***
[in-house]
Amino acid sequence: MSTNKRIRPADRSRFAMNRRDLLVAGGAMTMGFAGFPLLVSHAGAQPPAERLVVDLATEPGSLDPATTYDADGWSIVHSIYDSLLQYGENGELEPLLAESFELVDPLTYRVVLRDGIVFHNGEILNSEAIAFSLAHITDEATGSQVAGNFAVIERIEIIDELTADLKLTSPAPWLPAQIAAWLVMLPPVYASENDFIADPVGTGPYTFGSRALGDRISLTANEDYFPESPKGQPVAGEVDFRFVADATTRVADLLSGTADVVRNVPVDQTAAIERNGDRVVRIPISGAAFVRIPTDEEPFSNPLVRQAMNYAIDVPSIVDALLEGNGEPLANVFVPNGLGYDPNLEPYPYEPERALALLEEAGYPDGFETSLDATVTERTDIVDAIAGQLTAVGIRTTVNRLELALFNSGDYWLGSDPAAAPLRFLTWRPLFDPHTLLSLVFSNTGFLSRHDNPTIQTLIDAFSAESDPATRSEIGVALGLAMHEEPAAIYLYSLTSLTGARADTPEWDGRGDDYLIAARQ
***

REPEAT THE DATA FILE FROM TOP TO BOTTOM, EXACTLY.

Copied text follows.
[in-house]
Amino acid sequence: MSTNKRIRPADRSRFAMNRRDLLVAGGAMTMGFAGFPLLVSHAGAQPPAERLVVDLATEPGSLDPATTYDADGWSIVHSIYDSLLQYGENGELEPLLAESFELVDPLTYRVVLRDGIVFHNGEILNSEAIAFSLAHITDEATGSQVAGNFAVIERIEIIDELTADLKLTSPAPWLPAQIAAWLVMLPPVYASENDFIADPVGTGPYTFGSRALGDRISLTANEDYFPESPKGQPVAGEVDFRFVADATTRVADLLSGTADVVRNVPVDQTAAIERNGDRVVRIPISGAAFVRIPTDEEPFSNPLVRQAMNYAIDVPSIVDALLEGNGEPLANVFVPNGLGYDPNLEPYPYEPERALALLEEAGYPDGFETSLDATVTERTDIVDAIAGQLTAVGIRTTVNRLELALFNSGDYWLGSDPAAAPLRFLTWRPLFDPHTLLSLVFSNTGFLSRHDNPTIQTLIDAFSAESDPATRSEIGVALGLAMHEEPAAIYLYSLTSLTGARADTPEWDGRGDDYLIAARQ